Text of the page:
FOR IMMEDIATE RELEASE
May 29, 1996
Contact: Public Affairs
OCC Warns Against Worthless Instruments
WASHINGTON, D.C. — The Office of the Comptroller of the Currency (OCC) today advised consumers to beware of worthless financial instruments being presented for payment at banks and other businesses nationwide, and cautioned them to avoid participating in fraudulent check schemes.
The financial instruments in question are often called "Certified Bankers Checks," "Certified Money Orders," or "Comptroller Warrants." They state that they are drawn on, are to be presented to, or are payable through the United States Treasury or Treasurer, the United States Postmaster or Postal Service and/or the Comptroller of the Currency. The OCC emphasized that these instruments have no financial value and no legal validity, and that consumers who participate in these fraudulent schemes may be exposing themselves to the potential of criminal charges.
"I am distressed that the public is being deceived by the use of the Comptroller's name in connection with a fraudulent payment instrument," said Comptroller of the Currency Eugene A. Ludwig. "We caution consumers to avoid these check schemes and we have put all national banks and OCC examining staff on alert."
According to federal investigators, thousands of consumers have paid between $125 and $200 since 1995, to attend workshops held by M. Elizabeth Broderick of San Diego, Calif., where they allegedly were told that they could use these fraudulent instruments (which they purchased for $100 per check) to pay off thousands of dollars in debts to banks and other creditors. Broderick allegedly told those attending her seminars that checks could be written for more than the amount owed, and that a refund could be obtained for the excess amount. She also alleged to have further told them that if a creditor rejected a check, a multi-million dollar lien should be filed against that creditor.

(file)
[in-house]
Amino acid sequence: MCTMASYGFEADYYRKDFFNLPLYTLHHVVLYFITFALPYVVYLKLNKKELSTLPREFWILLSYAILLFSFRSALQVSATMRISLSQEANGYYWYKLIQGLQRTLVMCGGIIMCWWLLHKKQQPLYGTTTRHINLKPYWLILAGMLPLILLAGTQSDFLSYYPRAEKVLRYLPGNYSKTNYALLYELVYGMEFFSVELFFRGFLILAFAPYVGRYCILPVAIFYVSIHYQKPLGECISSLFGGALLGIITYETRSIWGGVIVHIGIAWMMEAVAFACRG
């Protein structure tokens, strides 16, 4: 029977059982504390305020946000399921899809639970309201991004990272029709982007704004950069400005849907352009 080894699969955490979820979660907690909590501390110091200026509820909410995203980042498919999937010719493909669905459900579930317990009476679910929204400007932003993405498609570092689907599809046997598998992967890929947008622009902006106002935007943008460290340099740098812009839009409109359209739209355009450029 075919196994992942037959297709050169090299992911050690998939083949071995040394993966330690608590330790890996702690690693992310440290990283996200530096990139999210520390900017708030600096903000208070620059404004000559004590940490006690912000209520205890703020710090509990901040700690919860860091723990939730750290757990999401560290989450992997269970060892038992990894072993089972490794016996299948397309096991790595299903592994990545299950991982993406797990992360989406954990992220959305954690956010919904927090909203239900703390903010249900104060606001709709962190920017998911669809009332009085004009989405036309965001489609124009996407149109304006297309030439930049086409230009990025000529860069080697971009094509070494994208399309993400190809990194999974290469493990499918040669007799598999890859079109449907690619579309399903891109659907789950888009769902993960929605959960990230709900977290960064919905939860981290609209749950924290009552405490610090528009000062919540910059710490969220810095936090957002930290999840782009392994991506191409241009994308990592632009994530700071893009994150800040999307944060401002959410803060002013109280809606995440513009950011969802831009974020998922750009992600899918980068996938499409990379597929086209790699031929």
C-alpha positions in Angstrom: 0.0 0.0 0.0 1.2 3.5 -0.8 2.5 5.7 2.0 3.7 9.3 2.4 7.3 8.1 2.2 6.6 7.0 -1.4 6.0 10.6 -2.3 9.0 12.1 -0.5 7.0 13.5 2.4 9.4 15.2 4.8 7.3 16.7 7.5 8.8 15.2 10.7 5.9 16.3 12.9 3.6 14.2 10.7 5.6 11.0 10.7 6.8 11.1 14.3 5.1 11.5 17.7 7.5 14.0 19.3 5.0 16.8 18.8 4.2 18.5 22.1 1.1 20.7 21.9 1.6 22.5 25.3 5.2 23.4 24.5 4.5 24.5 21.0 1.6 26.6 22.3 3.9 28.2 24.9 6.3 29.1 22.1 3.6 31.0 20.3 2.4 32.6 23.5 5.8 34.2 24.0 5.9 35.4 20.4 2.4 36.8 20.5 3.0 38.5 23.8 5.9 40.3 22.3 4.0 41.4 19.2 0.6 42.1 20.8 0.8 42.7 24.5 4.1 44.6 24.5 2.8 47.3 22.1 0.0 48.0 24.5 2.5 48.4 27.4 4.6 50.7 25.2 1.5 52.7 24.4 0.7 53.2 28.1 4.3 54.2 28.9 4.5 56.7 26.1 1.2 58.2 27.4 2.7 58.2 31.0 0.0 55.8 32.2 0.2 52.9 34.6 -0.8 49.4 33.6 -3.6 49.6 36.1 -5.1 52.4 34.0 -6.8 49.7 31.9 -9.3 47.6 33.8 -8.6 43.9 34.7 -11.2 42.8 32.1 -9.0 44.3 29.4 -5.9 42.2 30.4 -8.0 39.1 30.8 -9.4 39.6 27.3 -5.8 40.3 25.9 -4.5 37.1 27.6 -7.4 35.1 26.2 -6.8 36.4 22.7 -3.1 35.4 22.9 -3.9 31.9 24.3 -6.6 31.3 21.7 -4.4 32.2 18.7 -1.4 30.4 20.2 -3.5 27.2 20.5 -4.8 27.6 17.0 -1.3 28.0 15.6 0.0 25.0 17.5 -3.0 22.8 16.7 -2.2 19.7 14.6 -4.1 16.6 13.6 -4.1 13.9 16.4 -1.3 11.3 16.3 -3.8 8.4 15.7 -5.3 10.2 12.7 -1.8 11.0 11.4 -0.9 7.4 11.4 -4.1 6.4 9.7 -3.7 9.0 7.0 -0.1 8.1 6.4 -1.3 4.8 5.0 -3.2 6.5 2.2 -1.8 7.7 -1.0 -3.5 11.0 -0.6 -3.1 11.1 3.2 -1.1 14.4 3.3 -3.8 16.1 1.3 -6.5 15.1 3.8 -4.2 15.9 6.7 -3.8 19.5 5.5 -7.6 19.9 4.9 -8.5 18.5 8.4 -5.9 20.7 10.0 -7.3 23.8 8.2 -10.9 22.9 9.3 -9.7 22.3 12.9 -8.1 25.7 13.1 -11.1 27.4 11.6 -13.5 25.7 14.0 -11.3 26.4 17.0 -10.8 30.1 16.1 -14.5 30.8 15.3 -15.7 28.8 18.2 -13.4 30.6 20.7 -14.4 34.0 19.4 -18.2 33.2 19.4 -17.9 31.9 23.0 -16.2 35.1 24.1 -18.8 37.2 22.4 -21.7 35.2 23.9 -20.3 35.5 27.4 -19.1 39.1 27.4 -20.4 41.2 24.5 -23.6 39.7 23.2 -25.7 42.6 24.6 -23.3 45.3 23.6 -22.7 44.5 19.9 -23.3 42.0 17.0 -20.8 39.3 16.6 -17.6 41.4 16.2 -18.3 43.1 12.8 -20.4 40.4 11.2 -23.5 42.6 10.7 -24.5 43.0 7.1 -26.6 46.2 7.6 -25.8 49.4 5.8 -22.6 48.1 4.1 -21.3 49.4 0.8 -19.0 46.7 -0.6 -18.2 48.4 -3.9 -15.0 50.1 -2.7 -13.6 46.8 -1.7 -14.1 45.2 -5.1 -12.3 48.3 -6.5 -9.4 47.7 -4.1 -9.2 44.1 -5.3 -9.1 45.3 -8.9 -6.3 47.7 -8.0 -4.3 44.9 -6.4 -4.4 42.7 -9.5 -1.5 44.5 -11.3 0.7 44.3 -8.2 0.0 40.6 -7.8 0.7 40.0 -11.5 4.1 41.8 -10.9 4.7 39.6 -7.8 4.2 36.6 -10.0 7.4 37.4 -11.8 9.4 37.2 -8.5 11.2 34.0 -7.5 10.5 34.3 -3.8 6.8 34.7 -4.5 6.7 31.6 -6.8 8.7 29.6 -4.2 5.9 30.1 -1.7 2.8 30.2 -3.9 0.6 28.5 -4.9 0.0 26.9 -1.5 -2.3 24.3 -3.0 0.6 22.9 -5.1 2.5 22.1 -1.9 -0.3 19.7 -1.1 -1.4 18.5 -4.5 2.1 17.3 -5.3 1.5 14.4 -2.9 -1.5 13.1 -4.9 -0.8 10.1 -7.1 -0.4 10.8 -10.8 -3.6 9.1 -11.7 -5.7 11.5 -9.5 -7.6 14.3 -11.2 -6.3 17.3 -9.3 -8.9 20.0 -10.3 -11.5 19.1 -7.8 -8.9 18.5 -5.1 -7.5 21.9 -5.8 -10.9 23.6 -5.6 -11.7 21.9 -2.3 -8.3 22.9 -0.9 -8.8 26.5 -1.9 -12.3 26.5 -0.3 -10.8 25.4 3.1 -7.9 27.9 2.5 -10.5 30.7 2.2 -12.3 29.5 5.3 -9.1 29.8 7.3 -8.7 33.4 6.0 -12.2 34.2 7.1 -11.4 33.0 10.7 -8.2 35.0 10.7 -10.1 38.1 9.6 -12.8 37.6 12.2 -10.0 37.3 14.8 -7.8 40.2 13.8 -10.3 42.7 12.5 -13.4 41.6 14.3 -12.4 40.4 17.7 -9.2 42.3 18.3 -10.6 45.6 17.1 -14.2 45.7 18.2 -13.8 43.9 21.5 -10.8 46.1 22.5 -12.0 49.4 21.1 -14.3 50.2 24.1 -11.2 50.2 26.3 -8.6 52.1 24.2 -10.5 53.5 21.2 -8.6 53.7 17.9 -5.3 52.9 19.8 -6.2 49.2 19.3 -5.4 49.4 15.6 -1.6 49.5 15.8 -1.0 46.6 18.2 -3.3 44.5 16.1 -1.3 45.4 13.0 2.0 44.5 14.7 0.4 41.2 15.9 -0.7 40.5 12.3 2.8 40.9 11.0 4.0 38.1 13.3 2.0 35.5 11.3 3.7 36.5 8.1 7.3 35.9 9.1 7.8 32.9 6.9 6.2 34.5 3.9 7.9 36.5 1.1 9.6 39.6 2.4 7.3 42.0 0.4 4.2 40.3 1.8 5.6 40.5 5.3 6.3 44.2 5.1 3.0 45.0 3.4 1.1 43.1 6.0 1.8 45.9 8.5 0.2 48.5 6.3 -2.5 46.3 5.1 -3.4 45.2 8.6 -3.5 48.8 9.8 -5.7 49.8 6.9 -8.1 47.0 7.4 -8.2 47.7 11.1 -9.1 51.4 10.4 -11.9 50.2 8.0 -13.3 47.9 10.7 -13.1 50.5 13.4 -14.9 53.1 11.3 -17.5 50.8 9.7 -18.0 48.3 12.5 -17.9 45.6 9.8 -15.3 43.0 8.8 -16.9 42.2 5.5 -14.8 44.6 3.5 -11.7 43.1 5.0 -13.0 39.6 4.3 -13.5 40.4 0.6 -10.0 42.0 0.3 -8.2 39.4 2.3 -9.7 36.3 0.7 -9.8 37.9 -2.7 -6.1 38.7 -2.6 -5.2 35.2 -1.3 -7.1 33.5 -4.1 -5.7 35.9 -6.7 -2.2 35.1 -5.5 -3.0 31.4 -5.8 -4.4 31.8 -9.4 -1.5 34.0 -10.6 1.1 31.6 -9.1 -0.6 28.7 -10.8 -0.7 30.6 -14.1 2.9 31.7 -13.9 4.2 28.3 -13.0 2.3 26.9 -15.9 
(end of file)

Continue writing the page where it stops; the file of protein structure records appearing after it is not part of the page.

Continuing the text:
Following a six-month investigation by a federal task force, Broderick and four other individuals were arrested last month under a 30 count federal indictment charging violations of the laws of the United States, including mail fraud, obstruction of justice and conspiracy. The indictment charges those involved with creating and carrying out the fraud, as well as individuals who have submitted the fraudulent checks to their creditors.
The OCC said that any instruments presented to it for payment will be returned to the sender with copies provided to the appropriate law enforcement agencies. Consumers should notify their local law enforcement agencies and the F.B.I. if they receive one of these instruments. National banks should send any information on these instruments to the OCC's Enforcement and Compliance Division, 250 E Street, S.W., Washington, D.C. 20219, Fax: (202)874-5301. Institutions should also file a Suspicious Activity Report (SAR).
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